MOCA says Jeffrey Deitch is its new director


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The Museum of Contemporary Art has confirmed that Jeffrey Deitch will be its new director.

We’ll have more details as they become available, but Deitch becomes the only art dealer/gallery owner to assume leadership of a major U.S. museum as MOCA eschews the usual approach of drawing from the ranks of established museum directors and curators or from the world of academia or other nonprofit ranks.

[Updated 12:10 p.m.: In a statement issued by the museum, Deitch, 57, said ‘MOCA has an extraordinary history, and it’s my goal to position MOCA as the most innovative and influential contemporary art museum in the world. I am excited by the opportunity to play a role in making MOCA and Los Angeles the leading contemporary art destination.’


MOCA’s news release announcing Deitch’s appointment included a congratulatory statement from his new crosstown colleague -- Michael Govan, director of the Los Angeles County Museum of Art: ‘Jeffrey Deitch has been a very creative and visible force in the contemporary art world for decades. He has always had an interest in the not-for-profit aspect of his art activities. With both strong intellectual interests and pragmatic business and education expertise, he is a welcome addition to the growing art scene in Los Angeles.’

Also giving a thumbs up was Glenn Lowry, director of New York’s Museum of Modern Art, who said Deitch ‘has for many years run one of the most exciting and adventuresome galleries in New York and will undoubtedly bring the same energy and excitement to his work at MOCA.’

Maria Bell, co-chair of MOCA’s board, described Deitch as ‘the perfect fit. ... Jeffrey lives, eats, sleeps and breathes art.’ David Johnson, the other co-chair, said the museum’s international search turned up ‘a number of exceptional candidates,’ with Deitch emerging as ‘the right person to bring transformative change to MOCA while maintaining our core values.’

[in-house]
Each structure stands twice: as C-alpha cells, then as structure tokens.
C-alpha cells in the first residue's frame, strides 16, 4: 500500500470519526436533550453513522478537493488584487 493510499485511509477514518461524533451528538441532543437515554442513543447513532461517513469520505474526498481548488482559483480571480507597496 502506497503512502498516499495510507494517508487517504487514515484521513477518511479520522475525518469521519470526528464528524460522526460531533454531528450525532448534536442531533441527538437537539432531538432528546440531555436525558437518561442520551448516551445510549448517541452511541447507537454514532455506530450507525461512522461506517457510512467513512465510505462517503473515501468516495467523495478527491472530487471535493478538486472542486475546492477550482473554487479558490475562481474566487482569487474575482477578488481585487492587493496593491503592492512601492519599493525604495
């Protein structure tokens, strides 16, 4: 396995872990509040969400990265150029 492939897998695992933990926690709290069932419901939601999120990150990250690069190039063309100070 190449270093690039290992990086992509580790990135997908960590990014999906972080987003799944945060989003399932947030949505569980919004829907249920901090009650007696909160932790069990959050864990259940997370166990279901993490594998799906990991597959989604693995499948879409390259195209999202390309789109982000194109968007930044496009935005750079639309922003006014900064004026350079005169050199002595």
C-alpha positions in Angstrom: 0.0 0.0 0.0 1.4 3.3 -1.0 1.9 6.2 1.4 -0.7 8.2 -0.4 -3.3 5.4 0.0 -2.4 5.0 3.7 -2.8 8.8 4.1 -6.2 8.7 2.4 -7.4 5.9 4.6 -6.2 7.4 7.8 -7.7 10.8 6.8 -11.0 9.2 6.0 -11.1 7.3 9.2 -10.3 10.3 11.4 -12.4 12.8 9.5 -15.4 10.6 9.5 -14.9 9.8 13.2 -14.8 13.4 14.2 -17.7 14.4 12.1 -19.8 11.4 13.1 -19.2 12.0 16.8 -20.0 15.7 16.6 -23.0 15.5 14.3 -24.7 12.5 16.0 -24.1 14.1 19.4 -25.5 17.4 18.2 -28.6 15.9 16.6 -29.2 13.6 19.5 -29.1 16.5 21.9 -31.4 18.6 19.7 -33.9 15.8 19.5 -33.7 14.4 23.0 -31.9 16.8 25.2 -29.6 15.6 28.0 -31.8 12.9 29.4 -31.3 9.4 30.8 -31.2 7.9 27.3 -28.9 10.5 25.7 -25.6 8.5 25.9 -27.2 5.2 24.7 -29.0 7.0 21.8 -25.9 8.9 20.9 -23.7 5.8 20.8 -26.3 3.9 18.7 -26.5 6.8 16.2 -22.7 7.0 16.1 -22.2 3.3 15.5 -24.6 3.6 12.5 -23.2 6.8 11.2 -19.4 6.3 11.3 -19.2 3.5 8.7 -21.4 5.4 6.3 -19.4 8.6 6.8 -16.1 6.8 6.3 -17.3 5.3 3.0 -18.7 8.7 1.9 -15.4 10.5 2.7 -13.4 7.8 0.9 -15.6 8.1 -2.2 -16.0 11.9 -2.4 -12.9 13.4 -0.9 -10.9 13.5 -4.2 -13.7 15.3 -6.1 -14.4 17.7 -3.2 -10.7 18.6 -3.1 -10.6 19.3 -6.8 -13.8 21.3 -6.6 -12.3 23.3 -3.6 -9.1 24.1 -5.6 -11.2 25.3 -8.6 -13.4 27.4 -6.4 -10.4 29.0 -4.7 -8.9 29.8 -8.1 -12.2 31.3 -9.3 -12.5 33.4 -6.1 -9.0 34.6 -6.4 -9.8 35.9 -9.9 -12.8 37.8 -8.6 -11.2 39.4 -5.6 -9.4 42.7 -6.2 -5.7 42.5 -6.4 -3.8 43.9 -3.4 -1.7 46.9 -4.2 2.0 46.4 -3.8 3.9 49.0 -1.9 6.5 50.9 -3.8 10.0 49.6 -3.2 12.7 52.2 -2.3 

Johnson also thanked Charles E. Young, the former UCLA chancellor who became MOCA’s chief executive amid a financial crisis that led to the ouster of Jeremy Strick, ‘for guiding MOCA through a difficult time and for creating the platform from which Jeffrey can take the museum to a new level.’

Strick, now director of the Nasher Sculpture Center in Dallas, was MOCA’s director for 10 years. On his watch, MOCA received consistent acclaim for its exhibitions and programs, but fell, on average, about $2 million a year short of raising enough money to balance its budget as it grew to more than $20 million a year. MOCA spent down a $38-million endowment to keep funding operations, and had no reserves left to cope when the global financial crisis hit in September 2008. Emergency fundraising ensued.

A divided board of trustees eventually accepted a $30-million bailout offer from Eli Broad, the billionaire art collector and philanthropist who had been MOCA’s founding chairman in 1979. MOCA leaders say they raised another $34 million in donations and pledges from others during 2009, the museum’s 30th- anniversary year. However, the year also brought layoffs and a large budget reduction at the museum, which expects to spend $15.5 million during the fiscal year that began in July.


MOCA will present Deitch at a news conference Tuesday at 10:30 a.m. The event had been planned for today at 10:30, but was postponed, the museum said late Sunday, to avoid a conflict with a late-morning news conference at City Hall, with Mayor Antonio Villaraigosa announcing a new deputy mayor to deal with the city government’s fiscal crisis.]

‘I think that the news out of MOCA is, frankly, stunning,” said Selma Holo, director of USC’s Fisher Museum of Art and director of the university’s International Museum Institute. “Deitch has done amazing work as an extremely innovative art dealer. At the same time, we would be remiss not to ask ourselves how he and MOCA are planning to make the transition from the world of commerce and its values to another universe. One understands that these worlds blend, but there are still or should be some lines that are not crossed.”

-- Mike Boehm and David Ng


MOCA may go in a new direction